The third case being considered next week that attracted an amicus brief is Tao v. Merit Systems Protection Board. In this case, Tao presents several arguments challenging the Merit Systems Protection Board’s dismissal of her individual right of action (“IRA”) appeal, which alleged violations of the Whistleblower Protection Enhancement Act of 2012. Notably, the U.S. Office of Special Counsel filed an amicus brief in support of Tao. Moreover, following the amicus brief, the Merit Systems Protection Board filed its own brief agreeing that the underlying judgment should be vacated and the case should be remanded for further adjudication, and this case is not scheduled for oral argument. Nevertheless, here we summarize the arguments made in the briefs in anticipation of the court’s upcoming decision in this case.
In her opening brief, Tao argues that the Merit Systems Protection Board wrongly concluded that it did not have jurisdiction over her appeal.
First, she argues that the Board wrongly focused “solely on 5 U.S.C. § 2302(b)(8) as a basis for jurisdiction,” and that the Administrative Judge incorrectly “rejected jurisdiction for certain claims that were presented as evidence of protected activity under section 2302(b)(9)(A)(i), (B), (C), or (D) by analyzing such activity in the context of a (b)(8) activity.” She similarly contends that the relevant “Agency similarly makes arguments that certain alleged activity should be discounted because it pertains to section 2302(b)(9) rather than (b)(8).” According to Tao, “[t]his approach predates that Whistleblower Protection Enhancement Act of 2012, which changed the Board’s jurisdiction over Individual Right of Action appeals to include reprisal for protected activity under section 2302(b)(9)(A)(i), (B), (C), and (D).”
Second, Tao maintains that “the Administrative Judge fails to consider protected (b)(8) and (b)(9) activity that was raised in the Petitioner’s submission on jurisdiction.”
Third, she contends “the Administrative Judge fail[ed] to consider certain disclosures as violations of law, rule, or regulation where there is a clear violation of a statute and/or Agency policy.”
As mentioned, the U.S. Office of Special Counsel filed an amicus brief in support of Tao. As explained in its brief, the “U.S. Office of Special Counsel (OSC) is an independent federal agency charged with safeguarding the merit system by protecting federal employees, former federal employees, and applicants for federal employment from ‘prohibited personnel practices,’ as defined by 5 U.S.C. § 2302(b) of the Civil Service Reform Act of 1978 (CSRA), as amended by both the Whistleblower Protection Act of 1989 (WPA) and the Whistleblower Protection Enhancement Act of 2012 (WPEA).” The brief goes on to explain that “OSC is responsible for investigating and seeking corrective action for federal employee whistleblowers and for those who experience retaliation for engaging in protected activities.”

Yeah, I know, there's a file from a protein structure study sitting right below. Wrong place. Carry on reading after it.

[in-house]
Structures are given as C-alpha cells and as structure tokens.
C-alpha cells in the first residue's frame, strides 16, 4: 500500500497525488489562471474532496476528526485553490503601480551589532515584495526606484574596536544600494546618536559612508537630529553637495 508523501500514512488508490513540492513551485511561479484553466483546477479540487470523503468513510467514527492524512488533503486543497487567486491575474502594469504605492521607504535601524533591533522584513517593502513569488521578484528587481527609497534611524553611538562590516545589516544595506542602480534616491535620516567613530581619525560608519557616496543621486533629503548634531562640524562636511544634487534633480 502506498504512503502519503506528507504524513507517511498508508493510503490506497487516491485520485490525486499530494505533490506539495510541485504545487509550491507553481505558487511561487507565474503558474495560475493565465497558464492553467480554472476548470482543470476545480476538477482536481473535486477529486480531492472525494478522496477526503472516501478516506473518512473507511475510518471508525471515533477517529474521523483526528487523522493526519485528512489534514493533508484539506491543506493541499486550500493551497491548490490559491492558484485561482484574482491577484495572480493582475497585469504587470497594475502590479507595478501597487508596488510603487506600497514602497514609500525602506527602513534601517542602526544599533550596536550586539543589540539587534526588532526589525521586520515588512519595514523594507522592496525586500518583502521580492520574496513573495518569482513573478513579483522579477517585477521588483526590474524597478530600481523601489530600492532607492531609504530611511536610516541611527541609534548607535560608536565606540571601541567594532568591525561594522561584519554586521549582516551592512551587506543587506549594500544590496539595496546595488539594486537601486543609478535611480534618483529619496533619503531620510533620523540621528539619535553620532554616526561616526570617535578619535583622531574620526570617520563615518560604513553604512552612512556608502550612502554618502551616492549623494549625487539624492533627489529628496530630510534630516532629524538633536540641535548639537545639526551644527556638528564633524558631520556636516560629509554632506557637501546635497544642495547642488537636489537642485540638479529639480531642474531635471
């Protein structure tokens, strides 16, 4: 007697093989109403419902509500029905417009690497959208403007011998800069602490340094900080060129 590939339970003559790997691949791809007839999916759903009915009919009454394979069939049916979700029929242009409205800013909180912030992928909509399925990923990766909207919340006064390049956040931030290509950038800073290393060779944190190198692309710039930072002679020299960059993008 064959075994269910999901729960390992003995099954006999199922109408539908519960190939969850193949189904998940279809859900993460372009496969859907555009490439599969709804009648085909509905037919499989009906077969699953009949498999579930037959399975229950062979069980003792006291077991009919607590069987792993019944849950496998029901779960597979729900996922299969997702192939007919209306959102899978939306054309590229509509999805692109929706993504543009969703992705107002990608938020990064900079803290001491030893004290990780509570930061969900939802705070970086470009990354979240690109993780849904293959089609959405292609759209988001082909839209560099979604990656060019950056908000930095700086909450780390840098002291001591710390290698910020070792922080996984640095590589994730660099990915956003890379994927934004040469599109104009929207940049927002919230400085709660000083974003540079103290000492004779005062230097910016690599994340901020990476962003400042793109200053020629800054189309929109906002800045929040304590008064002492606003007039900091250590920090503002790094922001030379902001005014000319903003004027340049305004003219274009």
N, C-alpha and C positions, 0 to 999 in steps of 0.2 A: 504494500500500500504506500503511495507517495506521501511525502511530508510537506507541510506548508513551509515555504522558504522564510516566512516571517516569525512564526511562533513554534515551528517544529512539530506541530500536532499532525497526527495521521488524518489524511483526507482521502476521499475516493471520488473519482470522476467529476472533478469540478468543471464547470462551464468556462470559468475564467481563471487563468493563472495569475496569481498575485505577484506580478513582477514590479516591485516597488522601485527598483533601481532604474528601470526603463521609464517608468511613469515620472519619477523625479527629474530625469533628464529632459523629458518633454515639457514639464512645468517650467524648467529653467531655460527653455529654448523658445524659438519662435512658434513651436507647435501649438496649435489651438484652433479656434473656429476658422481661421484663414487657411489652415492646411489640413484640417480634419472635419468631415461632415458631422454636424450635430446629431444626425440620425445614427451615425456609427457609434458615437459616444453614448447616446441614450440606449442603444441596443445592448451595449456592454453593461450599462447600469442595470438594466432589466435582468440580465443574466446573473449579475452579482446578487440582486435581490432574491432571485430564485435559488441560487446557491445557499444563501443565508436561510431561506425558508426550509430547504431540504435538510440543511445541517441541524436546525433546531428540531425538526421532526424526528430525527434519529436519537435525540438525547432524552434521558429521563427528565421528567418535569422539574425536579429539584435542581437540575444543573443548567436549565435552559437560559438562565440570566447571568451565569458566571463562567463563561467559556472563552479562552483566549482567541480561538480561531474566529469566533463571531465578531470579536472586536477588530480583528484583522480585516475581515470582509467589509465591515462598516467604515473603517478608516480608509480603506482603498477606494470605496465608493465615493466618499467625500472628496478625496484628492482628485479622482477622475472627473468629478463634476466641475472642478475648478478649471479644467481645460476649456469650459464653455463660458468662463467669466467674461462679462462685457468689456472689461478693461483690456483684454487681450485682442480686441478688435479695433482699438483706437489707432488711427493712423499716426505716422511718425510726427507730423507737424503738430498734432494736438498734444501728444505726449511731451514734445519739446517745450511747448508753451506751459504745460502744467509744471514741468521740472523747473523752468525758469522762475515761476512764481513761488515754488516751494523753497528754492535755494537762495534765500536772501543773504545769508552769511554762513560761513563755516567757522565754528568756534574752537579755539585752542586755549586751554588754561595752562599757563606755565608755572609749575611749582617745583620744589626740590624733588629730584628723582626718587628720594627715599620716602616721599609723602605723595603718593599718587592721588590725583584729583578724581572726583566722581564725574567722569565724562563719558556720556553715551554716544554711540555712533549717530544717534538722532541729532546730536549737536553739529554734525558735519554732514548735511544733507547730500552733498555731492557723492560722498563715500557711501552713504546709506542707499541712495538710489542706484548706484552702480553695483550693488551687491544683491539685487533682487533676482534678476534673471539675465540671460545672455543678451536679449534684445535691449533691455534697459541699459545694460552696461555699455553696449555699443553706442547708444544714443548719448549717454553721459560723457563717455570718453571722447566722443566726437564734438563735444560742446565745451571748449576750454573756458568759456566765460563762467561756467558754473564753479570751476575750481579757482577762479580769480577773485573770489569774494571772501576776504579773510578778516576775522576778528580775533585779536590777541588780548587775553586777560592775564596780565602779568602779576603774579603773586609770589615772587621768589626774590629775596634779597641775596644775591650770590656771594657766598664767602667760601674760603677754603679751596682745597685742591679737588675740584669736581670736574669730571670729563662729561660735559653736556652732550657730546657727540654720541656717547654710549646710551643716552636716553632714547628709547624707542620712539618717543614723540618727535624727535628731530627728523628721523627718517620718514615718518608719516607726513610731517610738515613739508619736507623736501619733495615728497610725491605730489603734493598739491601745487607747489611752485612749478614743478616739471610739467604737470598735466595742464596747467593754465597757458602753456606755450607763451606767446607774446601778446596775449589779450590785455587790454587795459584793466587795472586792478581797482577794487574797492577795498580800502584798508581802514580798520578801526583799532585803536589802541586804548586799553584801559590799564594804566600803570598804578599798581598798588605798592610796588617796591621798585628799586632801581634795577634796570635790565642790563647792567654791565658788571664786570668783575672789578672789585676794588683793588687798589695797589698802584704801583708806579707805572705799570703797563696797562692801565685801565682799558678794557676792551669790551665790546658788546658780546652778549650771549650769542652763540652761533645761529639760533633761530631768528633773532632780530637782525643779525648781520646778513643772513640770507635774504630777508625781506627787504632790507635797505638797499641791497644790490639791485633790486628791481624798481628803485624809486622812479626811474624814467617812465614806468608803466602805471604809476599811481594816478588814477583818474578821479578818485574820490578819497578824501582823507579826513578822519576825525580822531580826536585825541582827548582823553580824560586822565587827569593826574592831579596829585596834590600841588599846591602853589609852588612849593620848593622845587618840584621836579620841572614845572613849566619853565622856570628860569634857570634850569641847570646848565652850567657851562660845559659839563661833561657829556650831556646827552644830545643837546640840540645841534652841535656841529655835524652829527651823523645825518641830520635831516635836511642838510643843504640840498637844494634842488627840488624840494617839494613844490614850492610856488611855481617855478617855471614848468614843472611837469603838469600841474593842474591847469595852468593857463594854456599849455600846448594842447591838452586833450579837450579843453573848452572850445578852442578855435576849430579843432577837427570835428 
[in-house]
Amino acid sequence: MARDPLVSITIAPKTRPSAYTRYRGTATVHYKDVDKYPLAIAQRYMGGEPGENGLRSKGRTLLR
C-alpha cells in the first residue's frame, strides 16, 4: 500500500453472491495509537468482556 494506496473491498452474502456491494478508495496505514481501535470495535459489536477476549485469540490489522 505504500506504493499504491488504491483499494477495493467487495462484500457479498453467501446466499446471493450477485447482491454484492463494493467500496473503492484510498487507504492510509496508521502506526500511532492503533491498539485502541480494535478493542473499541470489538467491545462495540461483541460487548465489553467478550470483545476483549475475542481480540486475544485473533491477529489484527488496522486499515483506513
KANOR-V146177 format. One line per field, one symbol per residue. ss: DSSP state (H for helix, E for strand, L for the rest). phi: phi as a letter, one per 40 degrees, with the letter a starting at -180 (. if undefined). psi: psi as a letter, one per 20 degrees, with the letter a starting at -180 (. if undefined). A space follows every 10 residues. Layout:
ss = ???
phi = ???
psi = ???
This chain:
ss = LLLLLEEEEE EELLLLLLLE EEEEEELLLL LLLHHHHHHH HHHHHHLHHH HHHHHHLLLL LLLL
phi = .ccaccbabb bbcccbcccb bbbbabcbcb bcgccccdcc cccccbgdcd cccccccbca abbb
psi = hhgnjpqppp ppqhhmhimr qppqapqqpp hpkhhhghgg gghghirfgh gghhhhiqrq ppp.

On the merits, OSC contends that the “MSPB committed reversible error in this case.” In particular, OSC argues that “[t]he Board’s legal analysis contradicts the plain text of federal whistleblower statutes and neglects Congress’s purpose and intent to provide broad IRA appeal rights against retaliation both for making whistleblower disclosures as well as for engaging in activities related to whistleblowing.” OSC contends that “MSPB’s analysis . . . departs from well-established precedent that allegations of retaliation for engaging in protected activities are correctly analyzed under section 2302(b)(9).”
In its response, the Merit Systems Protection Board admits that “[t]he AJ erred in his decision by using the standard applicable to a protected disclosure claim under section 2302(b)(8) to evaluate protected activity claims under section 2302(b)(9)(A)(i), (B), (C) or (D)” and that ” [t]he Board’s case law is clear that the section 2302(b)(8) requirement does not apply in evaluating section 2302(b)(9) protected activities.” The MSPB goes on to admit that “[t]he petitioner has nonfrivolously alleged that she engaged in protected activities under 2302(b)(9)(B) – testifying and assisting other employees in exercising their appeal rights – and under 2302(b)(9)(C) – disclosing information to the OSC Disclosure Unit.”
As a result, the MSPB concedes “the case should be remanded for the AJ to further adjudicate these protected activity claims, including, as well, a related claim based on providing information to an agency investigating component to which section 2302(b)(9)(A)(i) may apply.” Moreover, the MSPB agrees it “would also be appropriate to remand for further consideration the petitioner’s nonfrivolous protected disclosure under section 2302(b)(8) alleging the violation of agency rules by her supervisor’s detail to a position for which he was not qualified.”
Tao did not file a reply brief.
As mentioned, this case is not scheduled for oral argument. In her opening brief, Tao noted that “oral argument is no[t] necessary as the facts and legal arguments will be adequately presented in the briefs and record, and the decisional process would not be significantly aided by oral argument.” Nevertheless, this appeal is assigned to the panel scheduled to hold its hearing and related conference on Wednesday, May 5. We will report on developments related to this case.